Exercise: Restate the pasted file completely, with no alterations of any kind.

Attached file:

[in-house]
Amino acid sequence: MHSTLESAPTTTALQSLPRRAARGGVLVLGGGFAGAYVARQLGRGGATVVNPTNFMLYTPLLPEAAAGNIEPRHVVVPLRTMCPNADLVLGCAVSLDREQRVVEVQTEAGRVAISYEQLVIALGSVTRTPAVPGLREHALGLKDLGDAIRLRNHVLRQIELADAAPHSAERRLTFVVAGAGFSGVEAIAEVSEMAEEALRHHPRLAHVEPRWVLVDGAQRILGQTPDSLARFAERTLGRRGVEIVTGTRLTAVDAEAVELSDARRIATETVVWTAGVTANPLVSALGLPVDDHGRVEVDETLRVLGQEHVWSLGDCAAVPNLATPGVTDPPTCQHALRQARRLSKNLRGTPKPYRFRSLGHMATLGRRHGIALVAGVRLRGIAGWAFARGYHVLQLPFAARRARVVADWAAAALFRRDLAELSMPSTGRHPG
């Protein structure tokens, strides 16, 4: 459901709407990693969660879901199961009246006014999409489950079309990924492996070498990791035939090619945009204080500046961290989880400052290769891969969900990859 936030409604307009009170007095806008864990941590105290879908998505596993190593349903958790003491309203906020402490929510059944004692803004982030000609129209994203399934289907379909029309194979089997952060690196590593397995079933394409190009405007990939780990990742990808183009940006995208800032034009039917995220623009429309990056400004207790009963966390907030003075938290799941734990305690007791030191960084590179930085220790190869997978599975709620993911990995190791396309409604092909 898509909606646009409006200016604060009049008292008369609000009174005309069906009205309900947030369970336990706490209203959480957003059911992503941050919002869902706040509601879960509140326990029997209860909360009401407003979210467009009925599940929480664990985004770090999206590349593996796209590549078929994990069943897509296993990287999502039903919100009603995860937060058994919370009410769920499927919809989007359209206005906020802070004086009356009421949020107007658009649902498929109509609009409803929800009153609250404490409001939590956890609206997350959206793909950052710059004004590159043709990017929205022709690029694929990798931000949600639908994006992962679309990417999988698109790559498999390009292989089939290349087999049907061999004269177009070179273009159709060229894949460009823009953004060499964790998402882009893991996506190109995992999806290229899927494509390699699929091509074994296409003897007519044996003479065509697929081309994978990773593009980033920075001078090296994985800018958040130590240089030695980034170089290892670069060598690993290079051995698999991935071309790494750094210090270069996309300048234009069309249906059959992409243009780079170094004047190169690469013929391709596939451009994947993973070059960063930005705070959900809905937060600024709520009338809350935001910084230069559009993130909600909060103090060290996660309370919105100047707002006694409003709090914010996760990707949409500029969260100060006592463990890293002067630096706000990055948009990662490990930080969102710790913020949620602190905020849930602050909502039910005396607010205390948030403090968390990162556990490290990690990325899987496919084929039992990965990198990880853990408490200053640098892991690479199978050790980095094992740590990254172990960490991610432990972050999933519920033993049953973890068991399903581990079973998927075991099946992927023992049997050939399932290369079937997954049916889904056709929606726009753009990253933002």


[in-house]
Amino acid sequence: MHSTLESAPTTTALQSLPRRAARGGVLVLGGGFAGAYVARQLGRGGATVVNPTNFMLYTPLLPEAAAGNIEPRHVVVPLRTMCPNADLVLGCAVSLDREQRVVEVQTEAGRVAISYEQLVIALGSVTRTPAVPGLREHALGLKDLGDAIRLRNHVLRQIELADAAPHSAERRLTFVVAGAGFSGVEAIAEVSEMAEEALRHHPRLAHVEPRWVLVDGAQRILGQTPDSLARFAERTLGRRGVEIVTGTRLTAVDAEAVELSDARRIATETVVWTAGVTANPLVSALGLPVDDHGRVEVDETLRVLGQEHVWSLGDCAAVPNLATPGVTDPPTCQHALRQARRLSKNLRGTPKPYRFRSLGHMATLGRRHGIALVAGVRLRGIAGWAFARGYHVLQLPFAARRARVVADWAAAALFRRDLAELSMPSTGRHPG
């Protein structure tokens, strides 16, 4: 459901709407990693969660879901199961009246006014999409489950079309990924492996070498990791035939090619945009204080500046961290989880400052290769891969969900990859 936030409604307009009170007095806008864990941590105290879908998505596993190593349903958790003491309203906020402490929510059944004692803004982030000609129209994203399934289907379909029309194979089997952060690196590593397995079933394409190009405007990939780990990742990808183009940006995208800032034009039917995220623009429309990056400004207790009963966390907030003075938290799941734990305690007791030191960084590179930085220790190869997978599975709620993911990995190791396309409604092909 898509909606646009409006200016604060009049008292008369609000009174005309069906009205309900947030369970336990706490209203959480957003059911992503941050919002869902706040509601879960509140326990029997209860909360009401407003979210467009009925599940929480664990985004770090999206590349593996796209590549078929994990069943897509296993990287999502039903919100009603995860937060058994919370009410769920499927919809989007359209206005906020802070004086009356009421949020107007658009649902498929109509609009409803929800009153609250404490409001939590956890609206997350959206793909950052710059004004590159043709990017929205022709690029694929990798931000949600639908994006992962679309990417999988698109790559498999390009292989089939290349087999049907061999004269177009070179273009159709060229894949460009823009953004060499964790998402882009893991996506190109995992999806290229899927494509390699699929091509074994296409003897007519044996003479065509697929081309994978990773593009980033920075001078090296994985800018958040130590240089030695980034170089290892670069060598690993290079051995698999991935071309790494750094210090270069996309300048234009069309249906059959992409243009780079170094004047190169690469013929391709596939451009994947993973070059960063930005705070959900809905937060600024709520009338809350935001910084230069559009993130909600909060103090060290996660309370919105100047707002006694409003709090914010996760990707949409500029969260100060006592463990890293002067630096706000990055948009990662490990930080969102710790913020949620602190905020849930602050909502039910005396607010205390948030403090968390990162556990490290990690990325899987496919084929039992990965990198990880853990408490200053640098892991690479199978050790980095094992740590990254172990960490991610432990972050999933519920033993049953973890068991399903581990079973998927075991099946992927023992049997050939399932290369079937997954049916889904056709929606726009753009990253933002």